Top Down Processing

When an interpretation emerges from the data, this is called data-driven or bottom-up processing.  Perception must be largely data-driven because it must accurately reflect events in the outside world.  You want the interpretation of a scene to be determined mostly by information from the senses, not by your expectations.

In many situations, however, your knowledge or expectations will influence perception. This is called schema-driven or top-down processing.  A schema is a pattern formed earlier in your experience.  This very often takes the form of pareidol: a type of illusion or misperception involving a vague or obscure stimulus being perceived as something clear and distinct, such as seeing the face of Jesus Christ in a burnt piece of toast:

HolyToast

Something like this went for $20K on eBay.  Sad.

Satanic rock lyrics!  Erm, sort of.  If you play the original track backwards and use your (vivid) imagination…

The lecture finished with what has to be the nadir of Top Down Processing: spending hours on end playing rock ‘n’ roll tracks backwards to distil dark and satanic messages to pollute the minds of the young and innocent.  Apparently Stairway to Heaven by Led Zeppelin played in reverse contains such messages.  Listen to this backwards track first with your eyes closed and then play it again and read the lyrics on screen and below and make up your own minds:

So here’s to my Sweet Satan.
The other’s little path,
Would make me sad,
Whose power is Satan?
He’ll give those with him 666.
And all the evil fools,
There was a little tool shed,
Were he made us suffer Sad Satan.

Spooky or what?  Not the song played backwards.  The fact that some people obviously don’t have enough to do with their lives to indulge in such childishness.  However, certain fundamentalist Christians must have been very, very bored as this is precisely what they did.  The result was that several groups faced having their music banned as well as court action.  This happened to Judas Priest in 1990 after Raymond Belknap (18) and James Vance (20) went on a long alcohol and drug binge and made a suicide pact to kill themselves with a shot gun.  Where Belknap succeeded, Vance failed to take his own life and blew away the bottom part of his face leaving him grossly disfigured.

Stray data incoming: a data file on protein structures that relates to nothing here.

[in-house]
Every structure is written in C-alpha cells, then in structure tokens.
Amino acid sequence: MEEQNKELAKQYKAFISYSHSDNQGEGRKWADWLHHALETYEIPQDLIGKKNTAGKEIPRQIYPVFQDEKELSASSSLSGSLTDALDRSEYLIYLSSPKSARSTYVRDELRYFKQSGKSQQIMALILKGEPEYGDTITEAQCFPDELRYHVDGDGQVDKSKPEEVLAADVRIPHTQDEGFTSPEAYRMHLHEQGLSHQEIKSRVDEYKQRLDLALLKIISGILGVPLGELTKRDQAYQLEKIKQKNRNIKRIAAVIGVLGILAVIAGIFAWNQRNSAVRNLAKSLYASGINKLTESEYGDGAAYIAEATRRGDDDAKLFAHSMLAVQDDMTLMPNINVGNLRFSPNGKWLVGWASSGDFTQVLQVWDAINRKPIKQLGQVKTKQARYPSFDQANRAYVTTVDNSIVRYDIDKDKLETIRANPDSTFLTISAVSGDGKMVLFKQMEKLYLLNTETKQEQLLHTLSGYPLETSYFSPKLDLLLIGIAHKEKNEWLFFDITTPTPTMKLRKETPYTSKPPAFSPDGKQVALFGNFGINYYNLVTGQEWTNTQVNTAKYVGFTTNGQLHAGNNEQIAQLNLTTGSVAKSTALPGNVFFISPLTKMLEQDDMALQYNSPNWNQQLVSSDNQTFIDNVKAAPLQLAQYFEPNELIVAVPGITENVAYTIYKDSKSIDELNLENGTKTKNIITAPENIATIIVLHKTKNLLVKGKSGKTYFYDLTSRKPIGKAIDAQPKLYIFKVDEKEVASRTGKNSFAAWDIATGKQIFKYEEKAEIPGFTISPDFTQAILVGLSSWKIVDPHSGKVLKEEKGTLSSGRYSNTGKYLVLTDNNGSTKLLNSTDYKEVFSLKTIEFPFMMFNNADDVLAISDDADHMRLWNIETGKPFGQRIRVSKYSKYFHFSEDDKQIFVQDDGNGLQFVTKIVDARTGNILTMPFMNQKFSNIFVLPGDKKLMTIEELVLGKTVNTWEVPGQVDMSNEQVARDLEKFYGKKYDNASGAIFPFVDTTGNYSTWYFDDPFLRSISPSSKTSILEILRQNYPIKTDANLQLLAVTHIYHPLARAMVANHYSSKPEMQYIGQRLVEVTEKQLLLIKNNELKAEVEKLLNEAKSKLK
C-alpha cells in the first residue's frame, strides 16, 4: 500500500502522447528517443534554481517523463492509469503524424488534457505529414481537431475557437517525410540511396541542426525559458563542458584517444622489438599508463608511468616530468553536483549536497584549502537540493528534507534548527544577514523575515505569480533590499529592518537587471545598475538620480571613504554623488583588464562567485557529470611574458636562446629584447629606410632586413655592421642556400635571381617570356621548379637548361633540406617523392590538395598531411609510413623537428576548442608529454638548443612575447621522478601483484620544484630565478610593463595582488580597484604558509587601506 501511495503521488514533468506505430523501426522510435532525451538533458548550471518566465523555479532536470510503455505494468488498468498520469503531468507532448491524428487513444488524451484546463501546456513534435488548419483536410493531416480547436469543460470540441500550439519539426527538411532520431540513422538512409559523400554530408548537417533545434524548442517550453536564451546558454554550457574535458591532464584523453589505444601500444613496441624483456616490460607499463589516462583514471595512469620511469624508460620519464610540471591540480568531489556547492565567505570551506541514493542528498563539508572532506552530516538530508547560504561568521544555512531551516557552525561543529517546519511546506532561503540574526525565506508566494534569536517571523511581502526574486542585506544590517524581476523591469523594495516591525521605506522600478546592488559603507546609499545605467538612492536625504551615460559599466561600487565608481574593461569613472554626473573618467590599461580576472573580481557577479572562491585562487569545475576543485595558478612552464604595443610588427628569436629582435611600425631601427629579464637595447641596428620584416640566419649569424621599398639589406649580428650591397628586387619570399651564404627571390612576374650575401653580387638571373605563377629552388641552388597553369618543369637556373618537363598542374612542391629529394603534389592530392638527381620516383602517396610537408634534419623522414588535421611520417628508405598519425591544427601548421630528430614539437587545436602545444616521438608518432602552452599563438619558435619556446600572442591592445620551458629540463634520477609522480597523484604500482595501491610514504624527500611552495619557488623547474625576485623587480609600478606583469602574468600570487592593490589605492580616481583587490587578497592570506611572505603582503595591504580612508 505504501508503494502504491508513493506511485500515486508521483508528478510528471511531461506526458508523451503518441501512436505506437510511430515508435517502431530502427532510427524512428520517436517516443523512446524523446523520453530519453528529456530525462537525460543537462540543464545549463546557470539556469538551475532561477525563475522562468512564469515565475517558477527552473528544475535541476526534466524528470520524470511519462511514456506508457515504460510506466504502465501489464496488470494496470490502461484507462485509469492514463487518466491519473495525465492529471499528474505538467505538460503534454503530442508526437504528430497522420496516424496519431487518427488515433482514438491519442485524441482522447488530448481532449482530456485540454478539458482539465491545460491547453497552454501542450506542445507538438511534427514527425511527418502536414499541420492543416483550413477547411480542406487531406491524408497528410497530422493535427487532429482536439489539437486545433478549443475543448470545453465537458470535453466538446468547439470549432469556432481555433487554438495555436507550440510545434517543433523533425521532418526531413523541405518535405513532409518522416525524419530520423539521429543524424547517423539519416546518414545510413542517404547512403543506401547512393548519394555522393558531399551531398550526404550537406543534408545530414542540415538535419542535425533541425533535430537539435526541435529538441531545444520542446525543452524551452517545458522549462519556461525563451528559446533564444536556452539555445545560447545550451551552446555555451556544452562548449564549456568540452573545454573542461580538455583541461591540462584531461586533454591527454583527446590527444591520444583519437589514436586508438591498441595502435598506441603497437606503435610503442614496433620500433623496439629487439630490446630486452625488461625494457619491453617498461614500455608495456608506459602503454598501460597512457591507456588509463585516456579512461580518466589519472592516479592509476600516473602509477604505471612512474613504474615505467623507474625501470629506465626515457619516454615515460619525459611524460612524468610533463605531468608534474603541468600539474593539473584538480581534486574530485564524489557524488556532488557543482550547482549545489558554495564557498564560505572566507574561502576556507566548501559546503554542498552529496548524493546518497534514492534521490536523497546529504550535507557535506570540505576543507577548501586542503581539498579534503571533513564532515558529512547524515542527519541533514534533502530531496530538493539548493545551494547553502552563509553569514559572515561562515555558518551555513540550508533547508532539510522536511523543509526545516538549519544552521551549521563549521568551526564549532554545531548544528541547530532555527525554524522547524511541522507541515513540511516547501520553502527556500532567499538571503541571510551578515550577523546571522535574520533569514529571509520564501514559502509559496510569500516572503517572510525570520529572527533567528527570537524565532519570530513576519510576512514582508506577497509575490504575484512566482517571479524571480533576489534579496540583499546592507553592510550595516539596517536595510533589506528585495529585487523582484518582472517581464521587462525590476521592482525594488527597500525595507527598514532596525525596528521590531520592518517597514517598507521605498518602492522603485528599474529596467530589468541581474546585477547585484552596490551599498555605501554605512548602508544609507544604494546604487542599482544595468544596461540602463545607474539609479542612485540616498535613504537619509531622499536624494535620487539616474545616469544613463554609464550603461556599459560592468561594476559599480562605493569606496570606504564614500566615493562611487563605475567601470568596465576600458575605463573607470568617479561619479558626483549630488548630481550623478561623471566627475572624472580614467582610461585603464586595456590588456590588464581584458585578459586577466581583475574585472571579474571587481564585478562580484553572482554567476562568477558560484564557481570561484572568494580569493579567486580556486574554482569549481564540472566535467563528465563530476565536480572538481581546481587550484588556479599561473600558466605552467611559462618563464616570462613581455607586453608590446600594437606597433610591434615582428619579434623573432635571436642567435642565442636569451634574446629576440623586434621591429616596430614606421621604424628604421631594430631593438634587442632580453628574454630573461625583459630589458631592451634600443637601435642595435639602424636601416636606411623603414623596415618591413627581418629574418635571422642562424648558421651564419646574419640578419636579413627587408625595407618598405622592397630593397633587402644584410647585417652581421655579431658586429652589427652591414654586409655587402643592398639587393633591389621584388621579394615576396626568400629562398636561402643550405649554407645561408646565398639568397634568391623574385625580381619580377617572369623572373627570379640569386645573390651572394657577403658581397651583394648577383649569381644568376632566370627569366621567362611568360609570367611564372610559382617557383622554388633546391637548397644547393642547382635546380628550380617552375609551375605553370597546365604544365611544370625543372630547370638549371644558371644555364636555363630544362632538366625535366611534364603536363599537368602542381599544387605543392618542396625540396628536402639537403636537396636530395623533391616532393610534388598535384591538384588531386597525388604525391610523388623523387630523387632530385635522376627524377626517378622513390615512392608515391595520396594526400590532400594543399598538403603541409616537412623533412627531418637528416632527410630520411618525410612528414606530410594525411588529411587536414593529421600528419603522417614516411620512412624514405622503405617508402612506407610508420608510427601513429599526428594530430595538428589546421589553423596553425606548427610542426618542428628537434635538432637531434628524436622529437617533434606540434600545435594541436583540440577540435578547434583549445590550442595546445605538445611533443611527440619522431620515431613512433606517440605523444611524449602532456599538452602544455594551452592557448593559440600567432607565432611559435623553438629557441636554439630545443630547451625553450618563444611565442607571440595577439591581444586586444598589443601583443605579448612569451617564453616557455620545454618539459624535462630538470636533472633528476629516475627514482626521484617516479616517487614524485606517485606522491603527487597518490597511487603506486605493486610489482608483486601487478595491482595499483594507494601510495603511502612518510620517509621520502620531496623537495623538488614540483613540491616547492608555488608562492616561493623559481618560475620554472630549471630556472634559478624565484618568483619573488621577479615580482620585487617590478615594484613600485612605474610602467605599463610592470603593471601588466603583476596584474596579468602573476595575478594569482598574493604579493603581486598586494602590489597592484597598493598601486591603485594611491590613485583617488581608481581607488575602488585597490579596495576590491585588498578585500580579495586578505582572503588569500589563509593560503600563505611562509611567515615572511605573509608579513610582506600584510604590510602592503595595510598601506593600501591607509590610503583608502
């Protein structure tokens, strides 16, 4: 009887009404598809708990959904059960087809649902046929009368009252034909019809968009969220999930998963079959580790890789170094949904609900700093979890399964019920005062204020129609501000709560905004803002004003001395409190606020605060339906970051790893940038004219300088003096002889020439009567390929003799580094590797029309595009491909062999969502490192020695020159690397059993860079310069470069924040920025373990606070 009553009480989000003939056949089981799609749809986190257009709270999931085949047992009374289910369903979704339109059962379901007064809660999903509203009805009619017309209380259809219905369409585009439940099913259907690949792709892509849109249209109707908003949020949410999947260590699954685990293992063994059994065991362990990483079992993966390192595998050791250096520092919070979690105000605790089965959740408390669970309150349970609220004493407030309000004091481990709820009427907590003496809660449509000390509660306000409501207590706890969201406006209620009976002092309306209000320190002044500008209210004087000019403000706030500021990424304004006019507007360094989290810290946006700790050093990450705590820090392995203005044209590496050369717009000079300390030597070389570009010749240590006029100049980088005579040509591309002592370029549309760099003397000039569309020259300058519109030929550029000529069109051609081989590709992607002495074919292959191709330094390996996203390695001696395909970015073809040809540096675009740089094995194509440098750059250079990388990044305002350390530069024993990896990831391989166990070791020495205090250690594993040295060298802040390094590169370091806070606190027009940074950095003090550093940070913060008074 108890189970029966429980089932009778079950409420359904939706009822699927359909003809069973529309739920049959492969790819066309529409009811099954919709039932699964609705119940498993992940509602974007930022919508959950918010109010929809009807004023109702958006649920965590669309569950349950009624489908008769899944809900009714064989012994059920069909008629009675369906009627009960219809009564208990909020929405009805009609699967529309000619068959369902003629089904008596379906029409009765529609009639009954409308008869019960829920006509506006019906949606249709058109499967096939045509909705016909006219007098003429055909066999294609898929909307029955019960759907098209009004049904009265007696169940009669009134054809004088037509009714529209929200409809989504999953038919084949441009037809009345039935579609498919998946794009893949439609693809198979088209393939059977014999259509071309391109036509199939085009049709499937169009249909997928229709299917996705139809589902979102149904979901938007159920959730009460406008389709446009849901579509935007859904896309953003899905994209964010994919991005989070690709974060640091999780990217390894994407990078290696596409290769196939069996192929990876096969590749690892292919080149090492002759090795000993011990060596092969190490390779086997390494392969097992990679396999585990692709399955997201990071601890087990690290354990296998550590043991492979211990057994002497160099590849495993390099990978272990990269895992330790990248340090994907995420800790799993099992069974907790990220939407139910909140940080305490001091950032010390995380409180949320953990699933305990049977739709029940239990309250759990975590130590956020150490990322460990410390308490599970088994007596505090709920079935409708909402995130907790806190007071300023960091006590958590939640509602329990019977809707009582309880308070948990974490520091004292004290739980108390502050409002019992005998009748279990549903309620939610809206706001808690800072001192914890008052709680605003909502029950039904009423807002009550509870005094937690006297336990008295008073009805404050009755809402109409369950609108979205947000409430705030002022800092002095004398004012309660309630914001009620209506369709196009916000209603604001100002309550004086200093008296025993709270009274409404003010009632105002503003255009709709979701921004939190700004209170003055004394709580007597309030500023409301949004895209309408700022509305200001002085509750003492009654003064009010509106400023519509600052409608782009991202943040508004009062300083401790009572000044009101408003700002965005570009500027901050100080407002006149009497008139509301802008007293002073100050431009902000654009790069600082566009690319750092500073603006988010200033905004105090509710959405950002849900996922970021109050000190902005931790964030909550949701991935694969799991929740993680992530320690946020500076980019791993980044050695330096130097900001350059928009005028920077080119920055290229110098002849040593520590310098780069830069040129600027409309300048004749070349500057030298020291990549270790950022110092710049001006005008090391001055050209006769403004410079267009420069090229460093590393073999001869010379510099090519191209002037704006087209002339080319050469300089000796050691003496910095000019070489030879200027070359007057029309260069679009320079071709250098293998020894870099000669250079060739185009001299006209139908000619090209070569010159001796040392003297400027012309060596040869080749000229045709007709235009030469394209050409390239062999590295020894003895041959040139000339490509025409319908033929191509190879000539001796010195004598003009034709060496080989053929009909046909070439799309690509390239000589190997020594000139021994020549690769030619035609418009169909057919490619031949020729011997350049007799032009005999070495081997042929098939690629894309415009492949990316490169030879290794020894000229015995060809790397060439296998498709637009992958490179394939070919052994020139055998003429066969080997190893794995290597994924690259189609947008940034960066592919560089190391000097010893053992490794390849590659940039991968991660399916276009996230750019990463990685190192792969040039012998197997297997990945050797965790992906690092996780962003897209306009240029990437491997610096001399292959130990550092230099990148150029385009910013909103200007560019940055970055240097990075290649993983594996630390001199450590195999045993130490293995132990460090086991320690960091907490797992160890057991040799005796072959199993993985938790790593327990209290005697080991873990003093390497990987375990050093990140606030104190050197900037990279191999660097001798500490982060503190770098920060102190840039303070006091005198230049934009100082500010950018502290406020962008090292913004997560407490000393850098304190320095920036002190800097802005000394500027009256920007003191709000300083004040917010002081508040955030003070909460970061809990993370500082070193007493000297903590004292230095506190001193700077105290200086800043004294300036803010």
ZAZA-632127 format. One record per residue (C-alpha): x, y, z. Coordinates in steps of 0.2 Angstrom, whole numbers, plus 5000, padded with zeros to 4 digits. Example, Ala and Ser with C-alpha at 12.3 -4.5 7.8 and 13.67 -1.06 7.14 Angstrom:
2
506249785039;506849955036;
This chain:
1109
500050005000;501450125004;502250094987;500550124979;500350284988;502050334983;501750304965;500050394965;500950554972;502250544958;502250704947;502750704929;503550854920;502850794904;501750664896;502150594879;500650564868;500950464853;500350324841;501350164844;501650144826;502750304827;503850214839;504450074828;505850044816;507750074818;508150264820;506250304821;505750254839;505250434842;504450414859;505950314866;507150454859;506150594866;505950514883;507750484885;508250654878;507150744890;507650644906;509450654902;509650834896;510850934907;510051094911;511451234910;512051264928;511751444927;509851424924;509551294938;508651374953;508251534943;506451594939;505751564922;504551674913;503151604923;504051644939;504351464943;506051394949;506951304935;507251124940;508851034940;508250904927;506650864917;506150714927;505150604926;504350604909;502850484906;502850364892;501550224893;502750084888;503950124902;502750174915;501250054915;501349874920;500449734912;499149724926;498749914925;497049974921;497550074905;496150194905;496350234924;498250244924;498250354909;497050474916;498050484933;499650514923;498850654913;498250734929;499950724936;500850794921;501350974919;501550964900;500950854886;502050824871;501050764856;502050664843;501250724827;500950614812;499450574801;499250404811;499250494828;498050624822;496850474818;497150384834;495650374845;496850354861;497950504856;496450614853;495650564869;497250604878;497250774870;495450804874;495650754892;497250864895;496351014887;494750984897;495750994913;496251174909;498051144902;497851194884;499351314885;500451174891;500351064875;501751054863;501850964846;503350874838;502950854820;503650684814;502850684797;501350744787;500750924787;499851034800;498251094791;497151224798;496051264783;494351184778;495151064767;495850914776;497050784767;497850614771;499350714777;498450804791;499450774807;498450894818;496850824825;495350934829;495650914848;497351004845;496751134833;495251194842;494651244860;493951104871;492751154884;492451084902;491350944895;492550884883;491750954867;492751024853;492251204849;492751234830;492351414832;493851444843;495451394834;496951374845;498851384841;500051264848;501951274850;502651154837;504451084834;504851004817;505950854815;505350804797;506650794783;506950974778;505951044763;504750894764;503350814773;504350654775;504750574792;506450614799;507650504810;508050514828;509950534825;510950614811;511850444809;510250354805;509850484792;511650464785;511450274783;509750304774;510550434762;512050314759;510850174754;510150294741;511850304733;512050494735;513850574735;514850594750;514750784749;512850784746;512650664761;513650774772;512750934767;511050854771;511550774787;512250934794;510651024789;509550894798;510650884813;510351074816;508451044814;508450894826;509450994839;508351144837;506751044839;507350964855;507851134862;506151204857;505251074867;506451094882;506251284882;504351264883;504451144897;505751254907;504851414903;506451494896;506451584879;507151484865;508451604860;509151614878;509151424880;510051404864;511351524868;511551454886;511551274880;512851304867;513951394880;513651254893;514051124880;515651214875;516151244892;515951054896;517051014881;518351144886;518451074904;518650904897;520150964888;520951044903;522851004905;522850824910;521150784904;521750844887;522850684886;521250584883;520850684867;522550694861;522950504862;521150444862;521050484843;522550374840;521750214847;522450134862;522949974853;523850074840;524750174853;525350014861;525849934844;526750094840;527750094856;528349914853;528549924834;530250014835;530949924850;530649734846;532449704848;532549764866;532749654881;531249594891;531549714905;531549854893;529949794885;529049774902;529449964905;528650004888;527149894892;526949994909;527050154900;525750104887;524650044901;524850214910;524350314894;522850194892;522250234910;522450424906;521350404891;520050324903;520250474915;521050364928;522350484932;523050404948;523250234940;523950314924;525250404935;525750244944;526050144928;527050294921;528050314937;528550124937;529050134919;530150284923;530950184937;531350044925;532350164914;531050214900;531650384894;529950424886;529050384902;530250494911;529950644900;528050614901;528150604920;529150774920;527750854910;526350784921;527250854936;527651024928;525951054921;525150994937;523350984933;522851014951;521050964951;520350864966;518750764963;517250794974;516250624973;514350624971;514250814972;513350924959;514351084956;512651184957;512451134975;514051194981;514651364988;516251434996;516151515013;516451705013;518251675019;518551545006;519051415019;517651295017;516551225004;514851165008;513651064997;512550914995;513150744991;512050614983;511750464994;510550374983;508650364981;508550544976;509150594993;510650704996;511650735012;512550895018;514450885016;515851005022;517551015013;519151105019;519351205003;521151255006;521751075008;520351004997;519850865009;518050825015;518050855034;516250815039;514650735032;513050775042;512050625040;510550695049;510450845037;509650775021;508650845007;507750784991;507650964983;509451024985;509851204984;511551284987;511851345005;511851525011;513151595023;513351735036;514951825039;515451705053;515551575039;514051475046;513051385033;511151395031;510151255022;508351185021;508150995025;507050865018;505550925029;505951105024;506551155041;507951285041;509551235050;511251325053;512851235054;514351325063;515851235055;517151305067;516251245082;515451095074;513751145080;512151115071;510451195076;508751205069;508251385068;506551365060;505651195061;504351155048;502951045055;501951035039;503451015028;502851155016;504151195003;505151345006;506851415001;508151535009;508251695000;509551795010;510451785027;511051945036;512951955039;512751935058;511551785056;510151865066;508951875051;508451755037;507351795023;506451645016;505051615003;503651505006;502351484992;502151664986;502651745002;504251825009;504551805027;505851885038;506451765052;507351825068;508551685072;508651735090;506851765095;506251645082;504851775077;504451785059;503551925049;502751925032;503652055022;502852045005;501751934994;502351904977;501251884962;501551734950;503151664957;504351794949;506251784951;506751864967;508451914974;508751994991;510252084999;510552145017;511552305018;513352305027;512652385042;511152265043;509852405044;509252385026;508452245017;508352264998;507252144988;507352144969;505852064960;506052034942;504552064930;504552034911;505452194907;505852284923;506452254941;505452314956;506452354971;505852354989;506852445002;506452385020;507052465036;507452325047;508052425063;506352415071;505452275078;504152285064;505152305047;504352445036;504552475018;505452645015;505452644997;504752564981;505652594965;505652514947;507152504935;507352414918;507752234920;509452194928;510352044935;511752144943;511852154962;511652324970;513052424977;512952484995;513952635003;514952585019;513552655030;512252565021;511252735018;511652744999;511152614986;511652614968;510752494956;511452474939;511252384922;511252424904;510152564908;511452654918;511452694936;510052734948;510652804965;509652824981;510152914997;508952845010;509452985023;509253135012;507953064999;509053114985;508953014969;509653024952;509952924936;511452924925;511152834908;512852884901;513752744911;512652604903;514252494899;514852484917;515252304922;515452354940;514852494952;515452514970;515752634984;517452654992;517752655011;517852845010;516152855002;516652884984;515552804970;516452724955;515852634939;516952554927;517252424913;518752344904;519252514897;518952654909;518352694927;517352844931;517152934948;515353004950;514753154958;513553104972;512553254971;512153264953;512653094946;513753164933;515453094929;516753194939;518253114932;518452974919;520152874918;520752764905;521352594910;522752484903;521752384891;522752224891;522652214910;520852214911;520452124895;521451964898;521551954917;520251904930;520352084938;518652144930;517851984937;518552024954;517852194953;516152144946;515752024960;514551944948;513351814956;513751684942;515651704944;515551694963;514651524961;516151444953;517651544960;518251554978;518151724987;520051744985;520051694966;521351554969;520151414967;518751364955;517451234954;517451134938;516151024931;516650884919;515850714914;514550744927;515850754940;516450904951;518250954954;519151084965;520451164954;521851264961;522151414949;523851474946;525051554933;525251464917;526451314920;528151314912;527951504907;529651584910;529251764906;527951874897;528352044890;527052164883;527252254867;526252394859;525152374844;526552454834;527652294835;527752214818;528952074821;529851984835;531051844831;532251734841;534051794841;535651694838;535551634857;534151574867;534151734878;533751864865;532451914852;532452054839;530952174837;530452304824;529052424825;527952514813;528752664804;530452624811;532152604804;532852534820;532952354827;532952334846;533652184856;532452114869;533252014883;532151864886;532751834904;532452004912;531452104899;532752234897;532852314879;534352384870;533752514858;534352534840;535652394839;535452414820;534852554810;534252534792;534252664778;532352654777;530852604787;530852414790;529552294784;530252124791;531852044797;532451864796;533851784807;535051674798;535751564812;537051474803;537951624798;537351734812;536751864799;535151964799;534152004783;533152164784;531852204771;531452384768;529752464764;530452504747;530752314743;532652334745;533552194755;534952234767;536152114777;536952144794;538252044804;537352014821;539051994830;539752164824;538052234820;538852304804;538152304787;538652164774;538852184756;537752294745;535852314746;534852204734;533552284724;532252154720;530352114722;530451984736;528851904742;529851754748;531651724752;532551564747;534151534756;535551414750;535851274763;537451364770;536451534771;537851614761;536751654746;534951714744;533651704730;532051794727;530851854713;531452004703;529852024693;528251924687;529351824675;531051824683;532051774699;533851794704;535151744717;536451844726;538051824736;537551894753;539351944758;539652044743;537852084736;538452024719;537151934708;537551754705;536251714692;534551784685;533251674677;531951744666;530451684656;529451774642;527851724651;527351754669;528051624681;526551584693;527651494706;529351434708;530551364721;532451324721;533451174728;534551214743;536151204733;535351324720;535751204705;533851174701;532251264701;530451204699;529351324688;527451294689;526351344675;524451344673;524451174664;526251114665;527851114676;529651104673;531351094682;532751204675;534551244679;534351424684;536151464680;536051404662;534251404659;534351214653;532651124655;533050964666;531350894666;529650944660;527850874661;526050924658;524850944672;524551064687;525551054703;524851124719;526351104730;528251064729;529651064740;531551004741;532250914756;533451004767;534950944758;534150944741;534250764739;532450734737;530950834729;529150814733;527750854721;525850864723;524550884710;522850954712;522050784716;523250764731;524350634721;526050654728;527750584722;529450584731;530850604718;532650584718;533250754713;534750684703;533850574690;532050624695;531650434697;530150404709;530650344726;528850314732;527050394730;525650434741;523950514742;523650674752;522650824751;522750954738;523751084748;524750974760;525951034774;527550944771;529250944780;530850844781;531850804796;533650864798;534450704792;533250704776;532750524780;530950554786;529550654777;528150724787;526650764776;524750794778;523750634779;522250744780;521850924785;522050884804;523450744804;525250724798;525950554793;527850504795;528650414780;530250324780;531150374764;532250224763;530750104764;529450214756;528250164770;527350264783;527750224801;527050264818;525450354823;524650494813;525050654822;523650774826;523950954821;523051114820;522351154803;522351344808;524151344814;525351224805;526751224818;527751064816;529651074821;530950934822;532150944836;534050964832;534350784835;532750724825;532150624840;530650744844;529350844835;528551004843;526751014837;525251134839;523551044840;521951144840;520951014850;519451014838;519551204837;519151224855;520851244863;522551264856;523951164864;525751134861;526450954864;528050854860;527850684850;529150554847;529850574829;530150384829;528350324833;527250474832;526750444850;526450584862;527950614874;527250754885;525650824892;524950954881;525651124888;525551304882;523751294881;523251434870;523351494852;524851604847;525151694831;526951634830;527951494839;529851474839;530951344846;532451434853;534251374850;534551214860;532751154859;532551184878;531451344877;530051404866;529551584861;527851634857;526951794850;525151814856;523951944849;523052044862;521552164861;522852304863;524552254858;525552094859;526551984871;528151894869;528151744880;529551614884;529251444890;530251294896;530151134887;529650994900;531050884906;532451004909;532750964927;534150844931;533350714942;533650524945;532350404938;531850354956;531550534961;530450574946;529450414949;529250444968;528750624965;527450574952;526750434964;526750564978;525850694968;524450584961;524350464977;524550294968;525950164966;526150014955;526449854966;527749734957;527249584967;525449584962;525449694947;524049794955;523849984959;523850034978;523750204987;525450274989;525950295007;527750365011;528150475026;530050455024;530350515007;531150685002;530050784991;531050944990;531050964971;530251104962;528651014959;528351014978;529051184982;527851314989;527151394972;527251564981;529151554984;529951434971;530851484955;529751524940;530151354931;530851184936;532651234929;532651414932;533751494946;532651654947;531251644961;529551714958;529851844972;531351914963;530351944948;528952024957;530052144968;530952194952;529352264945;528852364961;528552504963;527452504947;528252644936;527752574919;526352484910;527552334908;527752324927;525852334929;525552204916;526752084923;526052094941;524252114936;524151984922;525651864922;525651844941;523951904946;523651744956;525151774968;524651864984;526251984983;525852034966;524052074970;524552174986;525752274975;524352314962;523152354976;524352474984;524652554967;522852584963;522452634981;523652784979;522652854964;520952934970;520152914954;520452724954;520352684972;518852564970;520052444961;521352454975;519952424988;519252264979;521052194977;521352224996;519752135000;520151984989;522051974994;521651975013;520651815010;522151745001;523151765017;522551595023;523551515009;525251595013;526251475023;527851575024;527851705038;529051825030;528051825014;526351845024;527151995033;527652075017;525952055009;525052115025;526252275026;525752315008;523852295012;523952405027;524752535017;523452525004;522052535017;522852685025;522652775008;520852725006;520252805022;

When it later transpired that the pair had been listening to Judas Priest that afternoon, the parents saw someone they could blame for the tragedy.  Judas Priest were taken to court in 1990 and the parents claimed that there were “subliminal messages” in the music that encouraged the boys to commit suicide; such as “Try suicide”, “Let’s be dead”, “do it, do it, do it.”  The band made a point of testifying in person at the proceedings, where they merely pointed that if they wanted to use subliminal messages in their music it would be tell the kids to buy more records.  The whole nonsensical episode can be seen in the 1992 documentary film, Dream Deceivers: The Story Behind James Vance vs Judas Priest:

Conclusio

French finished the audience question and answer session saying that that one of his opposition numbers in the debate is Rupert Sheldrake, who is satisfied that there is a case for paranormal forces.  Sheldrake debated the sceptical scientist, Lewis Wolpert at the Royal College of Arts in January 2004 on whether there were reasonable grounds to believe in telepathy.  However, French has never been able to reproduce Sheldrakes’ positive results for himself.   That will do for me.  If this stuff was genuine science, it would be possible for a sceptic to replicate the results under controlled laboratory conditions.

And as Wolpert said in his debate with Sheldrake, it would be lovely to believe in things like telepathy and fairies at the bottom of the garden, but there just isn’t any evidence for them.  If there were, mainstream scientists would surely have pounced on it by now and have won the Nobel Prize for Physics!

After a brilliant 90 minutes or so I my scepticism was thoroughly reinforced.  Such paranormal phenomena are best explained, not by recourse to the supernatural, but by the distorted perception of fallible human beings who desperately want to believe that there is something more out there.

But as Professor Chris French ended the lecture, perhaps the truth is not out there, it’s up here.

This was a brilliant event.  Three cheers to Mike, Andy, Marsh and all the others running the MMS.  I am very jealous that such a young society could put together such a fantastic event!